Our first stop was CRIVO, a software company aiming to be Brazil’s first recognized credit reporting agency. The software, still in development, will analyze the credit risk of individuals, based on organized data from over two hundred sources. This will create a rating scale similar to the FICO score we utilize in the states. Once their product is launched they will provide credit information to banks, insurance companies, and other such institutions, making loans and investments safer and easier for companies and clientele alike.
The mission of the U.S. Commercial Service is to promote U.S. exports in foreign markets, and given that Brazil boasts the largest economy in South America, its presence is extremely important. After making it through security in what seemed like a small, unpretentious building, students were exposed to a beautiful campus hidden from the streets of Sao Paulo. Here, students learned about the impacts of doing business in Brazil, particularly dealing with negative impacts including high and historically unstable inflation, but also positive impacts such as an increase in foreign direct investment and a stable unemployment rate given the world economic downturn. In the upcoming years, especially due to Brazil’s undertaking to host the 2014 World Cup and 2016 Olympic Games, it will be interesting to see how the U.S. benefits from trade relations with a growing economy like Brazil.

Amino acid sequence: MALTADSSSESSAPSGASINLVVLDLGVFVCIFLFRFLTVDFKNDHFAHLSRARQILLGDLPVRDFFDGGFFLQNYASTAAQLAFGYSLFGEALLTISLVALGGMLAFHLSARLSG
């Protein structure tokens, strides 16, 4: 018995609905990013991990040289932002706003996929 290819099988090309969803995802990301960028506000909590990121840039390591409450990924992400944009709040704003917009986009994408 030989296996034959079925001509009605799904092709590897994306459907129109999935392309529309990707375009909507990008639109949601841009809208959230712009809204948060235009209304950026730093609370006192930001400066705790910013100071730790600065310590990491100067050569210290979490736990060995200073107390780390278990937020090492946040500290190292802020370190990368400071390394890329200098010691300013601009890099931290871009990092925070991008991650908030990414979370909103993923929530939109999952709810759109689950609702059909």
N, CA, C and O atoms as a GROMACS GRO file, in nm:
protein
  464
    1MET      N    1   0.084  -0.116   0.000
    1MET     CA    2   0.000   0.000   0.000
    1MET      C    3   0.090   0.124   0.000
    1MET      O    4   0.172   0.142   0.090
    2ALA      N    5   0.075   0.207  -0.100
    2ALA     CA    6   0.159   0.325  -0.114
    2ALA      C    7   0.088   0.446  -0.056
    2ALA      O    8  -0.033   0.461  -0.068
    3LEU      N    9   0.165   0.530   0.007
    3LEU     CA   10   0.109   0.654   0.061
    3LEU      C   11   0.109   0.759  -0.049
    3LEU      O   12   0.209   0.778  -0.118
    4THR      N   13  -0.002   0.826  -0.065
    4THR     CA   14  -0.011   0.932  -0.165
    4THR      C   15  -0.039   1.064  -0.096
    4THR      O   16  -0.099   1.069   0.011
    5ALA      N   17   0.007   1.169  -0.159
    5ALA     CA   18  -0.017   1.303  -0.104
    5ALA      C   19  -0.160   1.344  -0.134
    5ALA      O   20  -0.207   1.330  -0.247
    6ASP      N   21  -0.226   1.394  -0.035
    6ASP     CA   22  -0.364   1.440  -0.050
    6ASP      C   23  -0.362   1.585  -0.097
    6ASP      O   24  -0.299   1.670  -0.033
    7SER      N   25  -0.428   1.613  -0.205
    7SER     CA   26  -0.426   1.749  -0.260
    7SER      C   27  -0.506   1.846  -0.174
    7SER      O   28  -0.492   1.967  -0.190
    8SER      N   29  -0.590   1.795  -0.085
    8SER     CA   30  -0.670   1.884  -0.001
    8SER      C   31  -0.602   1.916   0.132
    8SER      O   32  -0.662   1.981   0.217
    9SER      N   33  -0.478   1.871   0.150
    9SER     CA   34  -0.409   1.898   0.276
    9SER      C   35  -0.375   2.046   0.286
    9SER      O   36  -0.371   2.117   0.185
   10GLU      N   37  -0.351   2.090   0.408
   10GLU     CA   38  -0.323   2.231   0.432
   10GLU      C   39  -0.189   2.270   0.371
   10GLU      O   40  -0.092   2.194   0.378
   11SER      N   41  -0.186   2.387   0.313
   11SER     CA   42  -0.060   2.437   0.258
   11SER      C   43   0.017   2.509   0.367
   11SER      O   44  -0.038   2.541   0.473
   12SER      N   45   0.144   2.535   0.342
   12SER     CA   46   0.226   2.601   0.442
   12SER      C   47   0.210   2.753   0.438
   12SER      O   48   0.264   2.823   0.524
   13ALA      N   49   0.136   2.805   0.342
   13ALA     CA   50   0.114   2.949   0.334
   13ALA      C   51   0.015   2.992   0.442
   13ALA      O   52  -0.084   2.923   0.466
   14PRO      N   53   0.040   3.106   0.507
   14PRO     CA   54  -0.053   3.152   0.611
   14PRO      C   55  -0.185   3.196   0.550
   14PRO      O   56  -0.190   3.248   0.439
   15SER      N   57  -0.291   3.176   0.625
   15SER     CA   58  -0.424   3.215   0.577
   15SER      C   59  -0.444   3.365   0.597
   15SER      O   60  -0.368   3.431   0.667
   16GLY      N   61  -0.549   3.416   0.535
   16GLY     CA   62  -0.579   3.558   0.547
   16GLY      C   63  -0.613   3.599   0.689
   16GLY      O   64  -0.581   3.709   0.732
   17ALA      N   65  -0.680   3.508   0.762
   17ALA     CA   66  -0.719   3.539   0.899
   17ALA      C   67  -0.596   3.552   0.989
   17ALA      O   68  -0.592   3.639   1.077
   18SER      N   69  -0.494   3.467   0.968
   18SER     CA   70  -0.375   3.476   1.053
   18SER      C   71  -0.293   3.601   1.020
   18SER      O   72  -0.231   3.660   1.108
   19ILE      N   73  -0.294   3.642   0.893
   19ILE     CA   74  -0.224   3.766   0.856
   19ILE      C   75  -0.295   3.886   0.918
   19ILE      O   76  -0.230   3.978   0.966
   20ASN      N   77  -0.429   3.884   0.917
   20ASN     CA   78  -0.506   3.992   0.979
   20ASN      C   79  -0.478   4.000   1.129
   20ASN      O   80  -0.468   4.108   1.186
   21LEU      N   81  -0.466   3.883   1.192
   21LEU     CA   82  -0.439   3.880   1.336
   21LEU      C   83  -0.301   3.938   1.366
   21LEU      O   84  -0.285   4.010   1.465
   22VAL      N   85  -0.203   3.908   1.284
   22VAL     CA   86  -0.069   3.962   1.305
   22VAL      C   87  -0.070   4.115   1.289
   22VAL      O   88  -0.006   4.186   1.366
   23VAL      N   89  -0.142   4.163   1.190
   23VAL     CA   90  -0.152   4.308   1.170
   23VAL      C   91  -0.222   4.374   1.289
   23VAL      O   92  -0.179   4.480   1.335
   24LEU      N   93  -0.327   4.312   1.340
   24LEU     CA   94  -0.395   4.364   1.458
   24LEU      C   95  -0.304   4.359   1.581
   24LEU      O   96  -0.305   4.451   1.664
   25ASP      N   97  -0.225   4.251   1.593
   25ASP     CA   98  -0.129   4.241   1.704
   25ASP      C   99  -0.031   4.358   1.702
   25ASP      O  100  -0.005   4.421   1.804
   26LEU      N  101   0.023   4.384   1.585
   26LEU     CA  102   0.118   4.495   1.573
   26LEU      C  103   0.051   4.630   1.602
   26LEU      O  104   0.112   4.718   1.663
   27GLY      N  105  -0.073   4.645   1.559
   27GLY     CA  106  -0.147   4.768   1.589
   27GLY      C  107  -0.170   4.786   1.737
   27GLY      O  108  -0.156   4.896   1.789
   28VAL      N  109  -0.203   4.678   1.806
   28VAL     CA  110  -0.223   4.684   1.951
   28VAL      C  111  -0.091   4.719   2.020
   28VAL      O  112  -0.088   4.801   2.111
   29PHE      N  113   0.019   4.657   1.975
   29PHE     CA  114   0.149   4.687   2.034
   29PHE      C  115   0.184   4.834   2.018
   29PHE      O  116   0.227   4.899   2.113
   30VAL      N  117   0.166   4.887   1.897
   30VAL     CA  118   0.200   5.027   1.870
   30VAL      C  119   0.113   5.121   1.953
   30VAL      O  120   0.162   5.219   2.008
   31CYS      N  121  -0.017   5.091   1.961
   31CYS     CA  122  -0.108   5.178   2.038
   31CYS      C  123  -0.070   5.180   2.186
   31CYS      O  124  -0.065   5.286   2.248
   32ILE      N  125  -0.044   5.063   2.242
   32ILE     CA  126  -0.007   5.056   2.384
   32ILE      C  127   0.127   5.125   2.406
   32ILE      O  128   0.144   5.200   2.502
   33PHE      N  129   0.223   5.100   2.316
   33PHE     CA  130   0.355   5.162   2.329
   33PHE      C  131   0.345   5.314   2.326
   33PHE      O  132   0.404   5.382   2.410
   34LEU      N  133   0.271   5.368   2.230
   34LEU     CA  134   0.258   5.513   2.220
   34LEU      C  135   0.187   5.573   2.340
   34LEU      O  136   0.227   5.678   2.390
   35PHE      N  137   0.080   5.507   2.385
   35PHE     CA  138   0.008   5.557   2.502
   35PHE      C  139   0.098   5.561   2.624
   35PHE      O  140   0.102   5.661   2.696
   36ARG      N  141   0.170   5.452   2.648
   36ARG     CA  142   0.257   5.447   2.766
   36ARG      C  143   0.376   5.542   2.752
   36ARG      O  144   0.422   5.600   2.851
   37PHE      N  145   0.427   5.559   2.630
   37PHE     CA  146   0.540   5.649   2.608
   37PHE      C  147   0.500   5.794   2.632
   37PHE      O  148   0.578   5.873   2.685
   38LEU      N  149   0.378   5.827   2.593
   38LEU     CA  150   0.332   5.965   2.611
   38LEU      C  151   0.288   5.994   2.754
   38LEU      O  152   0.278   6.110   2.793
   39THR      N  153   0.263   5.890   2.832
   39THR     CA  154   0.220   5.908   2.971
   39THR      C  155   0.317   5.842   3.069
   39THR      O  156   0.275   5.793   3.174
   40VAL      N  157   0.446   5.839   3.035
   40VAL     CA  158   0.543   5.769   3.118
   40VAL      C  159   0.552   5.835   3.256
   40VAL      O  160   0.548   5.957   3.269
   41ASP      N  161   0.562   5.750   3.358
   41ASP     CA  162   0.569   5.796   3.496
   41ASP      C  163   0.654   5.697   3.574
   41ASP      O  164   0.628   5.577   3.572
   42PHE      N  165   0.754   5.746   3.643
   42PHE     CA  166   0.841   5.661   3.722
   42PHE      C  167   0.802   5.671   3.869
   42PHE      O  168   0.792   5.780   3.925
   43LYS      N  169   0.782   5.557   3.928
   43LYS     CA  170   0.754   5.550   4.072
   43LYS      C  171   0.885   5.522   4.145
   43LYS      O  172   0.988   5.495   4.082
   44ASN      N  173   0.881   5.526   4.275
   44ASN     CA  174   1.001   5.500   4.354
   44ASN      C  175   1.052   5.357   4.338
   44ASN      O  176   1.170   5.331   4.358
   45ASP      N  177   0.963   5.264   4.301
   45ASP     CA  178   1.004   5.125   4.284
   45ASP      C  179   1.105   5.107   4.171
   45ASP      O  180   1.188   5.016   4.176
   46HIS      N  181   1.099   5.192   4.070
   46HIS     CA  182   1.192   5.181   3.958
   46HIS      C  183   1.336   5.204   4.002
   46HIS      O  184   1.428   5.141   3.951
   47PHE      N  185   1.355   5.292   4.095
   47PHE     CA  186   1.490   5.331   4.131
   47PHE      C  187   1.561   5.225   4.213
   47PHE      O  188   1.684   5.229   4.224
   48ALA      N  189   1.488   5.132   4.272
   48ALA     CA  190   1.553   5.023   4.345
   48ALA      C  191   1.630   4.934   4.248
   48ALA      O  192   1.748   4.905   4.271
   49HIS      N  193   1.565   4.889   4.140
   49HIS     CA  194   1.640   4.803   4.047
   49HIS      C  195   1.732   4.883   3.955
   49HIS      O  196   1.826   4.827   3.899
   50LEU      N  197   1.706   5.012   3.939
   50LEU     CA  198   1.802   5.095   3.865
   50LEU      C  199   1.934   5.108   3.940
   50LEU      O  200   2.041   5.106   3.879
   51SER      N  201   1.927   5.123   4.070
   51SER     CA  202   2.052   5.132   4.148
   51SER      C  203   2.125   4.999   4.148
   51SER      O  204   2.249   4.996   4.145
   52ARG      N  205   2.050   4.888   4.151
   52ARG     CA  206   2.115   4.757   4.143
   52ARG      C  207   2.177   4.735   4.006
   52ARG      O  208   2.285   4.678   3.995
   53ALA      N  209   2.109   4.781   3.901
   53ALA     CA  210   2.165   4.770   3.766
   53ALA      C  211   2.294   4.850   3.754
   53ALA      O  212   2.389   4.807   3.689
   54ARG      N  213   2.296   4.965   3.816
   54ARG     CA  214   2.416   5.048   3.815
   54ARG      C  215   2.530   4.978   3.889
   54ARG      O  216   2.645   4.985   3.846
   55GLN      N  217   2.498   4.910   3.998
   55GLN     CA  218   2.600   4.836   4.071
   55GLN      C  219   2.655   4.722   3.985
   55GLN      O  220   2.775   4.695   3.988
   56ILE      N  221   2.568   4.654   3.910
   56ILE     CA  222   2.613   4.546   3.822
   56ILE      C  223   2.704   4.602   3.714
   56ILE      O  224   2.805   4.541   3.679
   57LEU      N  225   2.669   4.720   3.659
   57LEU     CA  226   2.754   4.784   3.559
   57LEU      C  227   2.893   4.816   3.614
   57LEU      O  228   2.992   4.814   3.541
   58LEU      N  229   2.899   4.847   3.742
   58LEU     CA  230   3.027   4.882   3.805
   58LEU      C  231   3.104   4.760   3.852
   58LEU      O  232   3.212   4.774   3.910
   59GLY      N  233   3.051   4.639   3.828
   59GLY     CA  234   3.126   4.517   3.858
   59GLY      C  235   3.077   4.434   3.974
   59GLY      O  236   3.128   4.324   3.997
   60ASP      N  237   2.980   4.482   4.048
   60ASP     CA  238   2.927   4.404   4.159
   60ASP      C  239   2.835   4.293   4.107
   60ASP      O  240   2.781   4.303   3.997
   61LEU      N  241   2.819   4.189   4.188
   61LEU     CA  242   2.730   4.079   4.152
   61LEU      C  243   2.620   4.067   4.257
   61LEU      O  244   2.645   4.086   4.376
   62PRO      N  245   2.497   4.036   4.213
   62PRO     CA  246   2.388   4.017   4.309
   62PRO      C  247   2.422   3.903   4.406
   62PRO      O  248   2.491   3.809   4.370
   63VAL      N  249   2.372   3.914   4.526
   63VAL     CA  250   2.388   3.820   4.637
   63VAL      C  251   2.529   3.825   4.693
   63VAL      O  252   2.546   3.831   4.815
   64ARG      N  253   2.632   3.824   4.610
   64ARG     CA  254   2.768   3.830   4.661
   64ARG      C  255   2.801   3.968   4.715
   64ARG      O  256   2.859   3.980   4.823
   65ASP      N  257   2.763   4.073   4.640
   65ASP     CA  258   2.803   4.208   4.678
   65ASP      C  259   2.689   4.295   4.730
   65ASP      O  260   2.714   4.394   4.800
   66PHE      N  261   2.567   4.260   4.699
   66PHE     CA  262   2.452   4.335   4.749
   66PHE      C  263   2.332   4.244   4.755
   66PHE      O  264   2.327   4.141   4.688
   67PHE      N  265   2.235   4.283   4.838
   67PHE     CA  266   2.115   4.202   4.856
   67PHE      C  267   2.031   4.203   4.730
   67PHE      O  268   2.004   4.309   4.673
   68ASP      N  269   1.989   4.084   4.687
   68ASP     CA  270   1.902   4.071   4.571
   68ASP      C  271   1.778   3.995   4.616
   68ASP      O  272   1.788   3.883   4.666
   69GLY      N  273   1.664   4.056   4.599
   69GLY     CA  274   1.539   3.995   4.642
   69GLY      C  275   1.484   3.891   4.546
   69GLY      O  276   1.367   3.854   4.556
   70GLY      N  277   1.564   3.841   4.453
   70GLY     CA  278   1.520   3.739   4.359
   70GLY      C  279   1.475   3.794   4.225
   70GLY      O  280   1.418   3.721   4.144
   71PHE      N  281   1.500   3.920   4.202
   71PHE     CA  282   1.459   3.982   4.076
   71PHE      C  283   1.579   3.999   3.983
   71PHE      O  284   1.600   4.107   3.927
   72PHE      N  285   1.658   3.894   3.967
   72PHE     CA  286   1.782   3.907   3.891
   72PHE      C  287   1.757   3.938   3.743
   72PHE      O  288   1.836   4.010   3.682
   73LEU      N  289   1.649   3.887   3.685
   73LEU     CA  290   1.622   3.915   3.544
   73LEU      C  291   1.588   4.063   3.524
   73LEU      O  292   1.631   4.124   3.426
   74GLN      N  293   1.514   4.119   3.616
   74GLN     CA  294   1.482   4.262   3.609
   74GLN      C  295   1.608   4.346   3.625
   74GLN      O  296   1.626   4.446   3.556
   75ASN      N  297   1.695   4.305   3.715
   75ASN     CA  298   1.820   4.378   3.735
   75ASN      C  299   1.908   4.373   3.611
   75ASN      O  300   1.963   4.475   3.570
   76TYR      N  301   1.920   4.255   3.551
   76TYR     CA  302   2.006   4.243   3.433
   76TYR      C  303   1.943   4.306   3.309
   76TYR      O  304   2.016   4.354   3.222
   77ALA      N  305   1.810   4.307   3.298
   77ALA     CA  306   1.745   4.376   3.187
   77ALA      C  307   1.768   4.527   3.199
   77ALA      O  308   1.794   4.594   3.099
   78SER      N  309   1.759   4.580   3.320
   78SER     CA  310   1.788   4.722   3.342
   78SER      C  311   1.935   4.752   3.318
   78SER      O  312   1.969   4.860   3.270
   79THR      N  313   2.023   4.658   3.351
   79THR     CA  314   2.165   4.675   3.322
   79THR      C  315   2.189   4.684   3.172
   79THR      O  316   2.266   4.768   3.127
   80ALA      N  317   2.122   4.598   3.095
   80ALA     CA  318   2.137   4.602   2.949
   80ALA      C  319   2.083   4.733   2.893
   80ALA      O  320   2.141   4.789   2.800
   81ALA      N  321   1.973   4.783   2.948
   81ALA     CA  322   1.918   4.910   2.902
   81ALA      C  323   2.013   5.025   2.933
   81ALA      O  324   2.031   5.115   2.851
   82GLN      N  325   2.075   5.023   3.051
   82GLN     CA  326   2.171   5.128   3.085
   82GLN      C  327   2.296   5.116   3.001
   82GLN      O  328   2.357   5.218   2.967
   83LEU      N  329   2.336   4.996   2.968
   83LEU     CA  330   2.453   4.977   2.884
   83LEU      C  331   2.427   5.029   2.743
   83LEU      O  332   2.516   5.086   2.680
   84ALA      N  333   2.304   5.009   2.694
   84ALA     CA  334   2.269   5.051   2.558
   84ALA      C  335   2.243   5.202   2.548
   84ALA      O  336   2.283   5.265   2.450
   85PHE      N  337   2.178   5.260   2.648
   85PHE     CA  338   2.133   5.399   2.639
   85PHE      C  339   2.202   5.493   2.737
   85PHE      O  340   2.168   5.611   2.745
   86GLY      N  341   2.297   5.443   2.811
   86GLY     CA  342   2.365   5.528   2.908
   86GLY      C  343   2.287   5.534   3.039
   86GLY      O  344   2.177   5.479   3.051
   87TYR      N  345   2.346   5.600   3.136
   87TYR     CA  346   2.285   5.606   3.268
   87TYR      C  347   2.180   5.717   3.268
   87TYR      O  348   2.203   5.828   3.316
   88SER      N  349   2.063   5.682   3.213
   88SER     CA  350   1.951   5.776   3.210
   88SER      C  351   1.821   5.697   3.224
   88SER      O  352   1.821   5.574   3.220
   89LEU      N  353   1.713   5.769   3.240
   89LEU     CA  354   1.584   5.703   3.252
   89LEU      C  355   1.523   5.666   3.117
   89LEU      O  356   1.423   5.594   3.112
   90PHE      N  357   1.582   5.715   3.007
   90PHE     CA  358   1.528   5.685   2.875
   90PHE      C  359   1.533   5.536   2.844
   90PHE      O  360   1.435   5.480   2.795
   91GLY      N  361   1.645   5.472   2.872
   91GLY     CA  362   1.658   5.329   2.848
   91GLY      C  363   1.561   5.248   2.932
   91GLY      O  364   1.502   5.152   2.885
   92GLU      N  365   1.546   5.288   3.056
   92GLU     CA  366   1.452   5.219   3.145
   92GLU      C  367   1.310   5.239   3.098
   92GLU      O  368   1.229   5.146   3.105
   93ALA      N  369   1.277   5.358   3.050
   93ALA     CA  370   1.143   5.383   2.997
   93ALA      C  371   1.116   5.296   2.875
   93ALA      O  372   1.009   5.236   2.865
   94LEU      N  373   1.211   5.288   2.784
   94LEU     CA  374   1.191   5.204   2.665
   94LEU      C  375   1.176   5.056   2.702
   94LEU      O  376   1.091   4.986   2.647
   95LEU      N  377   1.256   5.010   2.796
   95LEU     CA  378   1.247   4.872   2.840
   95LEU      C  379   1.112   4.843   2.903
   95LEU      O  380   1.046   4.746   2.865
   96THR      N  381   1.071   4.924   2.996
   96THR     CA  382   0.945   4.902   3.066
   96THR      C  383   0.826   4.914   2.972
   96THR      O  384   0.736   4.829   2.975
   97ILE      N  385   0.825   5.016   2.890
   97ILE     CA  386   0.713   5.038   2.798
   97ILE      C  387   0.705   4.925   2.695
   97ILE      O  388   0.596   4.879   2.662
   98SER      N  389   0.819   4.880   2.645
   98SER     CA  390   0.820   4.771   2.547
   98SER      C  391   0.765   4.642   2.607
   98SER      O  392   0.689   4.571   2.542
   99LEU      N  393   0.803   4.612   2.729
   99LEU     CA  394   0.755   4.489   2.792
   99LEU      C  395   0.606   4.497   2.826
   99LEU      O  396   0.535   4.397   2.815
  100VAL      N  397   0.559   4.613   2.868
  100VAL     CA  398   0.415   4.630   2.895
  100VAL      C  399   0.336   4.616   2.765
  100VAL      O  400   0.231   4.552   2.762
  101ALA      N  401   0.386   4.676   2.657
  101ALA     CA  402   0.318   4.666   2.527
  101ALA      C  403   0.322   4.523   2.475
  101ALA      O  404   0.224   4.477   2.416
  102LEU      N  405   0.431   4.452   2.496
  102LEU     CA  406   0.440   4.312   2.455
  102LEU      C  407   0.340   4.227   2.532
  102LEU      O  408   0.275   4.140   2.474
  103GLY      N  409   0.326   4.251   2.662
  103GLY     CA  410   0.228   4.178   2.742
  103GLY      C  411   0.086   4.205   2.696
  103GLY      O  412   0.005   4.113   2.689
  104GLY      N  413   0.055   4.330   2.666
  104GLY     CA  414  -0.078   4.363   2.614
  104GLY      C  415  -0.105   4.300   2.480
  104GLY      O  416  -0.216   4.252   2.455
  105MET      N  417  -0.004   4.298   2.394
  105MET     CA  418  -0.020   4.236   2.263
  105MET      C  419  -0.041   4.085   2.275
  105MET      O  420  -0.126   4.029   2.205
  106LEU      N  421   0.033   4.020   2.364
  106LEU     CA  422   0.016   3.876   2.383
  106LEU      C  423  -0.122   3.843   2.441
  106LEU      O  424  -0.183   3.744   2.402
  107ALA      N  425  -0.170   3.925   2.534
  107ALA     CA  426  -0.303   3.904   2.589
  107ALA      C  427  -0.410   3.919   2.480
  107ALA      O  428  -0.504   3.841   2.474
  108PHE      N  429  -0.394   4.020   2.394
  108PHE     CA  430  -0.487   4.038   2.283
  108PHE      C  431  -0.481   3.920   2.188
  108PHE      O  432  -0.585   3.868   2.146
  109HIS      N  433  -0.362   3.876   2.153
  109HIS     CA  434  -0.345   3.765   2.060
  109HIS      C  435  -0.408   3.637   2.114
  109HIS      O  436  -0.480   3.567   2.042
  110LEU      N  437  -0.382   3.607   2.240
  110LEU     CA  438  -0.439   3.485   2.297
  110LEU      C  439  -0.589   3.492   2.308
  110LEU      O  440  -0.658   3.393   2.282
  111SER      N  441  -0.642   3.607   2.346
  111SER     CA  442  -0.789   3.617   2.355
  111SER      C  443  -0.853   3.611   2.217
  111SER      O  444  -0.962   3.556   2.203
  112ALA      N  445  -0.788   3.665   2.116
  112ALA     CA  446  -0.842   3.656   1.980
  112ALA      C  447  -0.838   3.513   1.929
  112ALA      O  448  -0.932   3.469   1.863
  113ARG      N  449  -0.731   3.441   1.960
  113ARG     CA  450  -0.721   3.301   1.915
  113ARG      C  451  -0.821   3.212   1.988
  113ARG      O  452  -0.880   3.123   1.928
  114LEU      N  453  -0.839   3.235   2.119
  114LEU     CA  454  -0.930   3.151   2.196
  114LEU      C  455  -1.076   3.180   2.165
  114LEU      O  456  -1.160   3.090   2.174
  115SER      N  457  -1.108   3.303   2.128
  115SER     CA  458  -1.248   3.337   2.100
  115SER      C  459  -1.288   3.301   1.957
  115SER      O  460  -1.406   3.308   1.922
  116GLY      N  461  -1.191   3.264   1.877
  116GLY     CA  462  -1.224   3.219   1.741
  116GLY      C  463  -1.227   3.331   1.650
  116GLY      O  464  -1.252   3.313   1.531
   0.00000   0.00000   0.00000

Due to Brazil’s reliance on renewable energies, including ethanol produced from sugar cane, it was of great relevance to visit ETH, one of the largest ethanol players in Brazil. Brazil’s location and resultant climate and abundance of rain enable the country to produce and depend on ethanol and other renewable energies, which provide for the majority of the country’s energy consumption. Even so, only 1% of arable land is currently being used in the production of ethanol and therefore, the ability and capacity to increase production does exist. ETH has tapped into this market and sells not only ethanol, but also the byproducts resulting from production including sugar as well as the energy generated when the residue from production is burned. While the cost of development is high, the potential for expansion exists and ETH expects to increase production from its current 130 million liters of ethanol to 3 billion liters by 2015.